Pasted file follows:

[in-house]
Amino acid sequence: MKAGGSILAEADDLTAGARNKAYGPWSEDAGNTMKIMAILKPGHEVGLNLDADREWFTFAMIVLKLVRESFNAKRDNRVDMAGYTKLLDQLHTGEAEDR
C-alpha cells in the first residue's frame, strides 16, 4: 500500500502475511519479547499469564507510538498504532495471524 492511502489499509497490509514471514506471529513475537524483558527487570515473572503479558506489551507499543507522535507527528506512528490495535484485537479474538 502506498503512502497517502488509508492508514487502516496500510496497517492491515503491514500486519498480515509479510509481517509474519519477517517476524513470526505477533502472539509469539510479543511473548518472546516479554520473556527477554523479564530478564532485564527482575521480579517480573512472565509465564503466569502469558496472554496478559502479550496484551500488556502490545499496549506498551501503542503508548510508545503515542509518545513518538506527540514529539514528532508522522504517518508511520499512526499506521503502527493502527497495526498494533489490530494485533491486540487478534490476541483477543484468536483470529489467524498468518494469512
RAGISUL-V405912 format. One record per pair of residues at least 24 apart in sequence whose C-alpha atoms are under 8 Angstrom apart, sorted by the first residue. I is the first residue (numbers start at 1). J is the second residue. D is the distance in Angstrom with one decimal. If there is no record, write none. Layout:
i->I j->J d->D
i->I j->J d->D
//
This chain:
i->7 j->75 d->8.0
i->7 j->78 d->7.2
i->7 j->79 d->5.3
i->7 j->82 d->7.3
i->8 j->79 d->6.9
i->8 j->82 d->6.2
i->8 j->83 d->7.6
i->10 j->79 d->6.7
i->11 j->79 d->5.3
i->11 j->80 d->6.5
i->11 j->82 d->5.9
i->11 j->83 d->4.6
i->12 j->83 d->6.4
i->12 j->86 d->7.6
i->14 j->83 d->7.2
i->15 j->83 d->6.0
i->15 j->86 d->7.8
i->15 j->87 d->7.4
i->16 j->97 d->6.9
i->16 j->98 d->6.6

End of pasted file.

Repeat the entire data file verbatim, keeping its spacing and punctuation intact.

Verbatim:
[in-house]
Amino acid sequence: MKAGGSILAEADDLTAGARNKAYGPWSEDAGNTMKIMAILKPGHEVGLNLDADREWFTFAMIVLKLVRESFNAKRDNRVDMAGYTKLLDQLHTGEAEDR
C-alpha cells in the first residue's frame, strides 16, 4: 500500500502475511519479547499469564507510538498504532495471524 492511502489499509497490509514471514506471529513475537524483558527487570515473572503479558506489551507499543507522535507527528506512528490495535484485537479474538 502506498503512502497517502488509508492508514487502516496500510496497517492491515503491514500486519498480515509479510509481517509474519519477517517476524513470526505477533502472539509469539510479543511473548518472546516479554520473556527477554523479564530478564532485564527482575521480579517480573512472565509465564503466569502469558496472554496478559502479550496484551500488556502490545499496549506498551501503542503508548510508545503515542509518545513518538506527540514529539514528532508522522504517518508511520499512526499506521503502527493502527497495526498494533489490530494485533491486540487478534490476541483477543484468536483470529489467524498468518494469512
RAGISUL-V405912 format. One record per pair of residues at least 24 apart in sequence whose C-alpha atoms are under 8 Angstrom apart, sorted by the first residue. I is the first residue (numbers start at 1). J is the second residue. D is the distance in Angstrom with one decimal. If there is no record, write none. Layout:
i->I j->J d->D
i->I j->J d->D
//
This chain:
i->7 j->75 d->8.0
i->7 j->78 d->7.2
i->7 j->79 d->5.3
i->7 j->82 d->7.3
i->8 j->79 d->6.9
i->8 j->82 d->6.2
i->8 j->83 d->7.6
i->10 j->79 d->6.7
i->11 j->79 d->5.3
i->11 j->80 d->6.5
i->11 j->82 d->5.9
i->11 j->83 d->4.6
i->12 j->83 d->6.4
i->12 j->86 d->7.6
i->14 j->83 d->7.2
i->15 j->83 d->6.0
i->15 j->86 d->7.8
i->15 j->87 d->7.4
i->16 j->97 d->6.9
i->16 j->98 d->6.6